Turning to the computer, the "Network Integration Evaluation 13.1" of November 2012 saw the adoption of the first cots item in the form of a Motorola Atrix smartphone. At 135 grams, it featured a 4-inch display with a 960x540 pixel resolution. A Soldier Worn Integrated Power Equipment System was also adopted to extend the endurance of the system - this conformal battery package providing some 14 extra hours to be added to the radio's 7 hours autonomy. The Atrix screen dimensions were considered too small and for NIE 13.2, which was run in May 2013, a 178-gram Samsung Galaxy Note I was adopted, its 5.3-inch Super Amoled touchscreen having a 1280x800 pixel resolution. However, following the issuing of the Atrix to two of the 10th Mountain Division brigades (the next unit to receive Nett Warrior gear), part of 1st Armored Division will get the Samsung Note II that features a 5.5-inch display and can host memory cards of up to 64 GB. The software has evolved considerably according to user indications, especially in terms of map handling. The Nett Warrior also includes a helmet-mounted display, while the cabling of the various elements has also been upgraded to save weight and improve reliability.

Last May--a noteworthy point--the Department of Defense announced the release of the Apple iOS 6 STIG (Security Technical Implementation Guide), adding this operating system to BlackBerry's Enterprise Service 10 software and Google's Android OS for Samsung Knox which had already been released. This allows the Department to chose among multiple cots options for its SMPs. With the delivery of the 10,000th kit to the French Army, the Felin programme is moving at a steady pace. In the meantime the first lessons learned have started to flow back from Afghanistan: according to 1st Infantry Regiment personnel, who first deployed downrange with the Felin system, the sights proved of invaluable importance in improving fire effectiveness and reducing ammunition consumption. Each infantry team was normally carrying three thermal imaging sights and four image intensification ones. As for C2, radio performances have to be improved according to French soldiers, who particularly appreciated the osteo-microphone fitted in the headband.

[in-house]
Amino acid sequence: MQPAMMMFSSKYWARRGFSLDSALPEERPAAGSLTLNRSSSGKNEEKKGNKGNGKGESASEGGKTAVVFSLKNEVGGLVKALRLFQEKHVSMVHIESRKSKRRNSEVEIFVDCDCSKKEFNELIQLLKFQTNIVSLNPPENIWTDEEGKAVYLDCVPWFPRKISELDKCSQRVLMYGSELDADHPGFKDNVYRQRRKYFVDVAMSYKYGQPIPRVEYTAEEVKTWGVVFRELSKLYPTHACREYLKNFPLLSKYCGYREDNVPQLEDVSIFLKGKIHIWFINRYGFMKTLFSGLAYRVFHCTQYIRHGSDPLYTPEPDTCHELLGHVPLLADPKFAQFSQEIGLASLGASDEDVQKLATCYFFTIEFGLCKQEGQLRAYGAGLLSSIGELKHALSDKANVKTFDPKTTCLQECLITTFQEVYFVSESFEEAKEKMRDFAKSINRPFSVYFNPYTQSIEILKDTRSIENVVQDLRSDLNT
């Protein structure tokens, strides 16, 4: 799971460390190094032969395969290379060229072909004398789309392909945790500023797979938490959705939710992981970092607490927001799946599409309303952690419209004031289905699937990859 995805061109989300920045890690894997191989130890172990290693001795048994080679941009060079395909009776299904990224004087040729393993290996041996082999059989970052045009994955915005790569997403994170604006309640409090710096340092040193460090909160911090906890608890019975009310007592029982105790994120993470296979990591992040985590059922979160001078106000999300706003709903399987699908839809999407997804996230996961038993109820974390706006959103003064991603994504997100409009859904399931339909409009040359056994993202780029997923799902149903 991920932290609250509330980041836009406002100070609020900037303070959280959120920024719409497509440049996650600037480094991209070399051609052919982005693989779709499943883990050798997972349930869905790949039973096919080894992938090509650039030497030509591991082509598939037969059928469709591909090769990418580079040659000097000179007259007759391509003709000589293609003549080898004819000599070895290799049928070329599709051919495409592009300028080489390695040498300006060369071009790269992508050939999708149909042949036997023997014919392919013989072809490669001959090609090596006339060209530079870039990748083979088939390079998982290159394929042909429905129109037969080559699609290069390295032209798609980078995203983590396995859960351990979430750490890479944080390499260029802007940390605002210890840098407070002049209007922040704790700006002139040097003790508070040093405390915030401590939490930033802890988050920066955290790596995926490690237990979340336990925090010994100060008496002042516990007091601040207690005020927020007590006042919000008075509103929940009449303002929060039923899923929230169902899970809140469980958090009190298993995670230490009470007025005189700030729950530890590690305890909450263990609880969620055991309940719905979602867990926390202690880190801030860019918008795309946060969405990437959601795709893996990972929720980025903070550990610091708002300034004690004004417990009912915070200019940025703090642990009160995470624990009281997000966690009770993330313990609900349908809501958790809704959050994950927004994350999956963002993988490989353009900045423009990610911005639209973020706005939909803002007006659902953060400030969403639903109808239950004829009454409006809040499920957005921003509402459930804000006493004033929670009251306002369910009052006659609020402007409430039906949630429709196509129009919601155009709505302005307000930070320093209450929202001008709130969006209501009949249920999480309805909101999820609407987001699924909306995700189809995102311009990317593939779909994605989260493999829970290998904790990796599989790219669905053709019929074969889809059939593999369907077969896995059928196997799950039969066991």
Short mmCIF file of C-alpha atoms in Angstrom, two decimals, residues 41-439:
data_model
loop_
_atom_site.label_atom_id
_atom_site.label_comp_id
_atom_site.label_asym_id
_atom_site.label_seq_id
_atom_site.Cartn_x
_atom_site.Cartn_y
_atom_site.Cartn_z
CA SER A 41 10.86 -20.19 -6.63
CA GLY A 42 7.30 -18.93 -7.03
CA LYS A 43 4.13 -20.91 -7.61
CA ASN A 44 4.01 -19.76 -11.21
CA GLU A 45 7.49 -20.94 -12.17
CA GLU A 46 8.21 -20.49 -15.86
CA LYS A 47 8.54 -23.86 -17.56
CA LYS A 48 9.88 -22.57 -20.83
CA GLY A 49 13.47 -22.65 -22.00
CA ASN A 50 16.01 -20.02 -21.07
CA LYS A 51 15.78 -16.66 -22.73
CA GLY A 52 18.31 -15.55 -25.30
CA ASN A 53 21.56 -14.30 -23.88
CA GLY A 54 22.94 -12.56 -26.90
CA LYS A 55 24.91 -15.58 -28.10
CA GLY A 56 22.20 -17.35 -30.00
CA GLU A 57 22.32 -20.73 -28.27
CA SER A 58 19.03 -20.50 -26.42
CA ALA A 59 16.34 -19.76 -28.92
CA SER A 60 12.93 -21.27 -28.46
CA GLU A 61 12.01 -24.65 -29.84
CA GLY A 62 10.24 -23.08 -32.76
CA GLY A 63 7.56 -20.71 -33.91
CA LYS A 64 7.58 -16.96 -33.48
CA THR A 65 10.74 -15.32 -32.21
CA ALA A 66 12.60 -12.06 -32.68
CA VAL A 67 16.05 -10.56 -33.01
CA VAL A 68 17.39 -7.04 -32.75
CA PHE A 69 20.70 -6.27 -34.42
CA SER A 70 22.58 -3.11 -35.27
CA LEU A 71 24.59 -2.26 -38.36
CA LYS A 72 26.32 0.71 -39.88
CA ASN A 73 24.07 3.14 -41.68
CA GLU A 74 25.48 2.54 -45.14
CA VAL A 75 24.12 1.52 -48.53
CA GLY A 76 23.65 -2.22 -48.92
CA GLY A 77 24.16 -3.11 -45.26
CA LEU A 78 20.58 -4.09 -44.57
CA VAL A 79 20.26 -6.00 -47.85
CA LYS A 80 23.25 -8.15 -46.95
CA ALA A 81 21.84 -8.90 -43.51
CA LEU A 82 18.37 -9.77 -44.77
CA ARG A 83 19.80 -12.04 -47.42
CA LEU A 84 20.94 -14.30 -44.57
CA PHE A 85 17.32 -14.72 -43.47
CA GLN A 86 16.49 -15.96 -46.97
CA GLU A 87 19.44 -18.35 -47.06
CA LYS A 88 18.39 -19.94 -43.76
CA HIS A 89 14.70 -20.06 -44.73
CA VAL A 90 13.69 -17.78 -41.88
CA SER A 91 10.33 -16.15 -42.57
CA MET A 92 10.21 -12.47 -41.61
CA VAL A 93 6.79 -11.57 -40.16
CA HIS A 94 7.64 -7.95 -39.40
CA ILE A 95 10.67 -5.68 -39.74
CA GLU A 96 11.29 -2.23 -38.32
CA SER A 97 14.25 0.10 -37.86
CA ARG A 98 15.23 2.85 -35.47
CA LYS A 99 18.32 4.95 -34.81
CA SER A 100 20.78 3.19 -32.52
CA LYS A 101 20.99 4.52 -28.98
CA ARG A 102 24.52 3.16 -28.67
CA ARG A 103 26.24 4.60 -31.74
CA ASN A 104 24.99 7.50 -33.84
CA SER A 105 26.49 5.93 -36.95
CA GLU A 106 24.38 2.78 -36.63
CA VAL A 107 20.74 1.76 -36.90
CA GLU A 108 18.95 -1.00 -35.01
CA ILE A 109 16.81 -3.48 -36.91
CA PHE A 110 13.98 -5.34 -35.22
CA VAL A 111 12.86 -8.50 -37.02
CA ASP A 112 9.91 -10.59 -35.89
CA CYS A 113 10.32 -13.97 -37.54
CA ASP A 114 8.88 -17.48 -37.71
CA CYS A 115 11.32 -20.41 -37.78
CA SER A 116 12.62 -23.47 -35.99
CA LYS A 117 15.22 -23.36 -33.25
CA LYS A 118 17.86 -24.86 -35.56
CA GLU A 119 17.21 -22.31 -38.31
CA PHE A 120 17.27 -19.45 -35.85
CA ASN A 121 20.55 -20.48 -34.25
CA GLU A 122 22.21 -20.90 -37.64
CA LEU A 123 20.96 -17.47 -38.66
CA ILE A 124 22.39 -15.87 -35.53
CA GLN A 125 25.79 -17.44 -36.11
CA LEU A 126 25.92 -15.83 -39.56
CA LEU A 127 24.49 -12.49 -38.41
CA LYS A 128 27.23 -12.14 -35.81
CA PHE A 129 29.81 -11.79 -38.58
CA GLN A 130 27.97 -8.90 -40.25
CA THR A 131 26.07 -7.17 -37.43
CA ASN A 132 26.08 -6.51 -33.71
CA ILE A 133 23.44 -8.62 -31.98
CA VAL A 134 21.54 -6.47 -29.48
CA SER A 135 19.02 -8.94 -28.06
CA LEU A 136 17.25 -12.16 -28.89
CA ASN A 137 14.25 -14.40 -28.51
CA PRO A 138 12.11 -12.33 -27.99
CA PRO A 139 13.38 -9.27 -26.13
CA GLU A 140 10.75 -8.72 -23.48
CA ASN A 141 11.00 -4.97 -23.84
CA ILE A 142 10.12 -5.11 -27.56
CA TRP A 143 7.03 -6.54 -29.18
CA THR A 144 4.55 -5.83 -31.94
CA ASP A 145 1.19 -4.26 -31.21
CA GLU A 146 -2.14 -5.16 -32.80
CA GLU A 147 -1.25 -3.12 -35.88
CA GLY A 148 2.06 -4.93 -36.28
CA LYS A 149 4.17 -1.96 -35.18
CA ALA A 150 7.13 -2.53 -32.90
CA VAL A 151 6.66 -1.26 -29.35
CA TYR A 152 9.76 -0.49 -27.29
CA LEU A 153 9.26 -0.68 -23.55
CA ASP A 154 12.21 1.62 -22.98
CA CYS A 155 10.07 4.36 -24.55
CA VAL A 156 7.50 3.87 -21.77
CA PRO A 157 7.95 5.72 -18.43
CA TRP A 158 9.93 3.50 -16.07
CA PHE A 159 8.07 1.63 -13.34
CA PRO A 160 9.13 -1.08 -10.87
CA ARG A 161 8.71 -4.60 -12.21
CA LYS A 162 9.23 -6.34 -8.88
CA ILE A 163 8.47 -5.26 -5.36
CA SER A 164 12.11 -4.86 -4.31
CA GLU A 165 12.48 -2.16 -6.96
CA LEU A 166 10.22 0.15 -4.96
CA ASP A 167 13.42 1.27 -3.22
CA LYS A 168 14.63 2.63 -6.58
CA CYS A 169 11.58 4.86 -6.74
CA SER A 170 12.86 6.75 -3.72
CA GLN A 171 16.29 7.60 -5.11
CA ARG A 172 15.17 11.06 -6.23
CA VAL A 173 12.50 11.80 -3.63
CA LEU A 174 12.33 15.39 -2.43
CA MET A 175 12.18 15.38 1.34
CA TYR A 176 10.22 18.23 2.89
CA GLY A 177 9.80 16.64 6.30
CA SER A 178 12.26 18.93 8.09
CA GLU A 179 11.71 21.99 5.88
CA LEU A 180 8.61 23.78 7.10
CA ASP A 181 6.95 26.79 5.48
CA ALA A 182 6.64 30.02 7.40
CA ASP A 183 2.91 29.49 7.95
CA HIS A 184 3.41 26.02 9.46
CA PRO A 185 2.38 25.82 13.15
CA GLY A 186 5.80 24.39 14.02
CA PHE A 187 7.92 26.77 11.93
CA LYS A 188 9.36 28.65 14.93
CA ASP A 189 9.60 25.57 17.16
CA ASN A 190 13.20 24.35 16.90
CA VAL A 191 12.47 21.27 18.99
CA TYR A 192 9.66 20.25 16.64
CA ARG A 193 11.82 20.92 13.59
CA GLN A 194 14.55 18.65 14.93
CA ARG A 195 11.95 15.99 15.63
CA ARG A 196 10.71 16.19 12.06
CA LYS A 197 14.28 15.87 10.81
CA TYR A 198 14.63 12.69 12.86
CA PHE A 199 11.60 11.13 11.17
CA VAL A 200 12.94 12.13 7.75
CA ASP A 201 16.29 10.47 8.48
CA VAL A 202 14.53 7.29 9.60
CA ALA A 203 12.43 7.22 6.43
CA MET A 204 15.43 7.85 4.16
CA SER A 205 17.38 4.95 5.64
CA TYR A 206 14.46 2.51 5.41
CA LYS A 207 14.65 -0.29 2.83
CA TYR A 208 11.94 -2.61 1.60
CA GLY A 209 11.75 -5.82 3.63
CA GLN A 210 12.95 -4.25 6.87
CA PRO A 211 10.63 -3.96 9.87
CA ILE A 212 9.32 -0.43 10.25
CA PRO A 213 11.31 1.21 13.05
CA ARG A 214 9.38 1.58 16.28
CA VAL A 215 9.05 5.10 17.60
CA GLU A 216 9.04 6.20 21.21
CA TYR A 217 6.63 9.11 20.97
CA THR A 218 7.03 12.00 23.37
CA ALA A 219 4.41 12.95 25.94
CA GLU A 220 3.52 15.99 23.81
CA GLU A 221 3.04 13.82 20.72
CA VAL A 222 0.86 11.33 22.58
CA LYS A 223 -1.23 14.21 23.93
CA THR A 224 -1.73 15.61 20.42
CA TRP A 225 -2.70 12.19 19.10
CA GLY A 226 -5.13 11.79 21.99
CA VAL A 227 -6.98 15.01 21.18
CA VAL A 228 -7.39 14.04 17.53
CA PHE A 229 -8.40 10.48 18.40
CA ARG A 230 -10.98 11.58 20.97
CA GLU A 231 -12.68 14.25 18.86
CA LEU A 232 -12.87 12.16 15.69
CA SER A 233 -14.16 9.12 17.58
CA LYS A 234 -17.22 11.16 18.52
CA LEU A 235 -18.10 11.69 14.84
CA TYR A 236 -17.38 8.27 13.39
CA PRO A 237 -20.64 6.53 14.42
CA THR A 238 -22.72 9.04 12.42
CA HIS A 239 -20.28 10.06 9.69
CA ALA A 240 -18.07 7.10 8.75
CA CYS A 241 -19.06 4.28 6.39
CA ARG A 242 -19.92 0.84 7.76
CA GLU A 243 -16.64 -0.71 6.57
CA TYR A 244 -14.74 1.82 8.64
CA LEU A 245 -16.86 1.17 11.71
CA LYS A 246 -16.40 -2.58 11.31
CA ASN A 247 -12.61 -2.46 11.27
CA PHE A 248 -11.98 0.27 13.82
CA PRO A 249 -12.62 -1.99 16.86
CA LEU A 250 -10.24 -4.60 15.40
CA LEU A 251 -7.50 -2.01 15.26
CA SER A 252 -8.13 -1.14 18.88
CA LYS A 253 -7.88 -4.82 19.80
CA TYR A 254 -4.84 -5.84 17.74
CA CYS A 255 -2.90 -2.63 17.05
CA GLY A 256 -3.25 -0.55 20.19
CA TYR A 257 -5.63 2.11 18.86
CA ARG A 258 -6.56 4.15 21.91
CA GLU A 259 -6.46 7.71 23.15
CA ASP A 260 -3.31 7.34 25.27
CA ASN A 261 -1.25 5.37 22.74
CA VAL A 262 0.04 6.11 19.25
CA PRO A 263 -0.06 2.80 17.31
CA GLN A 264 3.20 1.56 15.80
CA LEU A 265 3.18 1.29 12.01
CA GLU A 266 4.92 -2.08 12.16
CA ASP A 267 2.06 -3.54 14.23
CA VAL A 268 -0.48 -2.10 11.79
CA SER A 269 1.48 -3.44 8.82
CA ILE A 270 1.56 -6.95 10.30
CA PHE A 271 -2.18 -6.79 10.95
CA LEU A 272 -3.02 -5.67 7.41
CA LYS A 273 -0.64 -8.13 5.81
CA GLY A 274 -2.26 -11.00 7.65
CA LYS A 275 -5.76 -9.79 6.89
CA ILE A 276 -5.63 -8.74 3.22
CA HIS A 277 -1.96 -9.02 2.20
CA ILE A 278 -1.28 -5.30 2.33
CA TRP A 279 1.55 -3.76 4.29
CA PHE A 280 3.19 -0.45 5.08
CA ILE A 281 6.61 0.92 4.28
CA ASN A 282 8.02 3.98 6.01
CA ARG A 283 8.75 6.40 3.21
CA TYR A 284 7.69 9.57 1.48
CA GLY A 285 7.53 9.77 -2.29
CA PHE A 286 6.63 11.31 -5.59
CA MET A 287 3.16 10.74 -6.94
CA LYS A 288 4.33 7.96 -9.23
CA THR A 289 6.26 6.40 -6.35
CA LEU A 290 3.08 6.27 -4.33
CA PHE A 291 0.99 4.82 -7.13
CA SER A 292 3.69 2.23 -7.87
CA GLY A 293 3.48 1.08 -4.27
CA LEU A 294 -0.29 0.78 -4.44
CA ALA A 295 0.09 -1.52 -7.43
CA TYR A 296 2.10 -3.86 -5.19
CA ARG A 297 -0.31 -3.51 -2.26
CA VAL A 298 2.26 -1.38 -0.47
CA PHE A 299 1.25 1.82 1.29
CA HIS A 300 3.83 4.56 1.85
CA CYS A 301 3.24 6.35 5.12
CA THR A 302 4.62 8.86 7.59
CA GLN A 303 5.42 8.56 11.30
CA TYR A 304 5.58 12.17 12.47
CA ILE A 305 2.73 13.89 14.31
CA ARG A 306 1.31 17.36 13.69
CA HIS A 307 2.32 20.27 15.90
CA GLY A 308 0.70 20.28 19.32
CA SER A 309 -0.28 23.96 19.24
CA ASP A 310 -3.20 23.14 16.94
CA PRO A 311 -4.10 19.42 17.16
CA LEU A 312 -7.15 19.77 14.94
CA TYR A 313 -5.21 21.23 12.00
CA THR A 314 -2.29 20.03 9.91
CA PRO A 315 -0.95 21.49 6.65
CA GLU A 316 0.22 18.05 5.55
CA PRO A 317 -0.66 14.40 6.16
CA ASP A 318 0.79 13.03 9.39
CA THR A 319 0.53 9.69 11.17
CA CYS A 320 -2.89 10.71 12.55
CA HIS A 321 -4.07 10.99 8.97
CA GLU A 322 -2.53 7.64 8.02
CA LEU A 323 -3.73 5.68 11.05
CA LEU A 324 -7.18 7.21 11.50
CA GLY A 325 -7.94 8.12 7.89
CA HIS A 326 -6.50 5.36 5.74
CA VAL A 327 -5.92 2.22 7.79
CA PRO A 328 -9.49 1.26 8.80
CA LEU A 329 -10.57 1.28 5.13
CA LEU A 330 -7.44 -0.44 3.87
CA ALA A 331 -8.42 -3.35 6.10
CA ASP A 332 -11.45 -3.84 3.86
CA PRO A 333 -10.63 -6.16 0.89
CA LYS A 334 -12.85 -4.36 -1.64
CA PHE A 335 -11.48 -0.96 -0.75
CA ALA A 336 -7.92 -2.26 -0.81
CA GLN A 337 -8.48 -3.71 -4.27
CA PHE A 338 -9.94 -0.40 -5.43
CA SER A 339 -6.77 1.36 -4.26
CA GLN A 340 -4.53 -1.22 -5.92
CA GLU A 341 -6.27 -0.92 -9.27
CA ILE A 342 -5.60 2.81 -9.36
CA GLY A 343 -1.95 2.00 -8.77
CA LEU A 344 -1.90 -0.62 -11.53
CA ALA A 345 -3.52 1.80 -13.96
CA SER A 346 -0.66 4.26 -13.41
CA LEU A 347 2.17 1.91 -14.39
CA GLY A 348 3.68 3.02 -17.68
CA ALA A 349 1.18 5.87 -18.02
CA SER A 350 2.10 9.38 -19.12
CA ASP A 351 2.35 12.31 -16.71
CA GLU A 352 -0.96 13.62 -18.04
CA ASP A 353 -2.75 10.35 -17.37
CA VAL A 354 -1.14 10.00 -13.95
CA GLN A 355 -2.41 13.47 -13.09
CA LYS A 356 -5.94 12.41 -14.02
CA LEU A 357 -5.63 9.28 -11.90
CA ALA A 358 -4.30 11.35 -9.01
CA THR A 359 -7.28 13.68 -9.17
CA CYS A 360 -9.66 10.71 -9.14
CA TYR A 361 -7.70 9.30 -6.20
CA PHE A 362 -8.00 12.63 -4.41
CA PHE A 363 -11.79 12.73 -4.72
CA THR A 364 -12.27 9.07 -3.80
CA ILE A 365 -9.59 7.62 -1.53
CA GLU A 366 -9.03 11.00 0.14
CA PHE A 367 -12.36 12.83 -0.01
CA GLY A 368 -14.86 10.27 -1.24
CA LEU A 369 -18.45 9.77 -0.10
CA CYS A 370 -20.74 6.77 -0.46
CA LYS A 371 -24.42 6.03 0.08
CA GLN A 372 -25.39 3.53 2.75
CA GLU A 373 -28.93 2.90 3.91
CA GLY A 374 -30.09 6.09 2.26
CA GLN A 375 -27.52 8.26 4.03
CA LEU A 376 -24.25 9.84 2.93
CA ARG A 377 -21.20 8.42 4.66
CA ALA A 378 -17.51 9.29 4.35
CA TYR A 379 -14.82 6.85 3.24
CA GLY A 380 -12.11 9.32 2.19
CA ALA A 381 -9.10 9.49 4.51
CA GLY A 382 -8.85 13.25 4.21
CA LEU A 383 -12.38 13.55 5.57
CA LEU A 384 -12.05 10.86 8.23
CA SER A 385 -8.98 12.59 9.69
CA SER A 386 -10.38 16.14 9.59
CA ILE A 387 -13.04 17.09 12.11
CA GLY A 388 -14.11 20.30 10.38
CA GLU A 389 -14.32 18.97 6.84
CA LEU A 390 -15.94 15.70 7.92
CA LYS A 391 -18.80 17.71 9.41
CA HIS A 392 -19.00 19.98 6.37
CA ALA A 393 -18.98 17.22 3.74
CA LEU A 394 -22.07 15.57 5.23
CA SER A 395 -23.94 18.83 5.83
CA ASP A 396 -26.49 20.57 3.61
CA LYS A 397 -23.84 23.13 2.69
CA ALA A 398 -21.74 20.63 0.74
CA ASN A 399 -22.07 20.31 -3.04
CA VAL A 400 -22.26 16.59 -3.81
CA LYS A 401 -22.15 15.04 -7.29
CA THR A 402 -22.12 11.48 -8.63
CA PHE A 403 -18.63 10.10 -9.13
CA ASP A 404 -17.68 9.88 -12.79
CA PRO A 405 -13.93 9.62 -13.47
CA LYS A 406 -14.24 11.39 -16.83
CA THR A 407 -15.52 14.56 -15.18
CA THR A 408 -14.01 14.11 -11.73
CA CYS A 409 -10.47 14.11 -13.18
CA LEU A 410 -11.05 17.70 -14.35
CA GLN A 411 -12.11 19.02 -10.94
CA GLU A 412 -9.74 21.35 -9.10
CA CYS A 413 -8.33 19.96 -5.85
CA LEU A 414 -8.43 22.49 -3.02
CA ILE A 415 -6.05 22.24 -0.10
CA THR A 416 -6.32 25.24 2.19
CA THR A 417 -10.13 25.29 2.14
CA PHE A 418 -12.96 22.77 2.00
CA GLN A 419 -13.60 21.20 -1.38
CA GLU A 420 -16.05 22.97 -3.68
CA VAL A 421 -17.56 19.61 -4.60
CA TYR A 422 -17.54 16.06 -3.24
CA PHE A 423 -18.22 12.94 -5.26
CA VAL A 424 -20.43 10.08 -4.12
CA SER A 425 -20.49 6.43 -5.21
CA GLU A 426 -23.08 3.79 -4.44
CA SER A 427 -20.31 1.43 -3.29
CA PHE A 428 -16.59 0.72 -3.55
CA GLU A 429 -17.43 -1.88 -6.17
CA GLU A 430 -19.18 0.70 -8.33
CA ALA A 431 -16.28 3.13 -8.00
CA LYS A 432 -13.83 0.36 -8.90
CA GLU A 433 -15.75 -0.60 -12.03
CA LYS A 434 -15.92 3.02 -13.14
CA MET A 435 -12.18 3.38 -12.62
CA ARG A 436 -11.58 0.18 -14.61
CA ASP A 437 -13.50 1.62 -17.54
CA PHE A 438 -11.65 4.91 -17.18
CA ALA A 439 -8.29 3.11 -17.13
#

The touch-screen tablet was used only at platoon/company commanders level; on the move it allowed to verify the position of the sub-units, while when static it was used to verify the firing plan, getting the info from section commanders, and to send to higher echelons a summary of the situation. Not been used by the 1st Infantry Regiment in Afghanistan, however, were the preformatted messages as well as the head-mounted display. Battery endurance proved to be more than sufficient, given the relatively non-intensive use of the system.

The spiralisation of the system will see the adoption of a new radio and of a new body armour, the latter aiming at increasing the infantryman mobility by lowering weight and increasing comfort. This should occur two-thirds into the deliveries, that is around kit number 15,000--out of a total of some 22,000 systems.

IDZ-ES / GLADIUS

The Bundeswehr IdZ-ES (Infanterist der Zukunft--Erweiterte System)1, the future infantryman improved system, officially started its operational life on 7 March 2013, when the system was officially handed over from prime contractor Rheinmetall Defence to the President of the BAAIN (formerly BWB), Mr. Harald Stein, in the presence of the General Inspector of the German Army, Lt.Gen. Bruno Kasdorl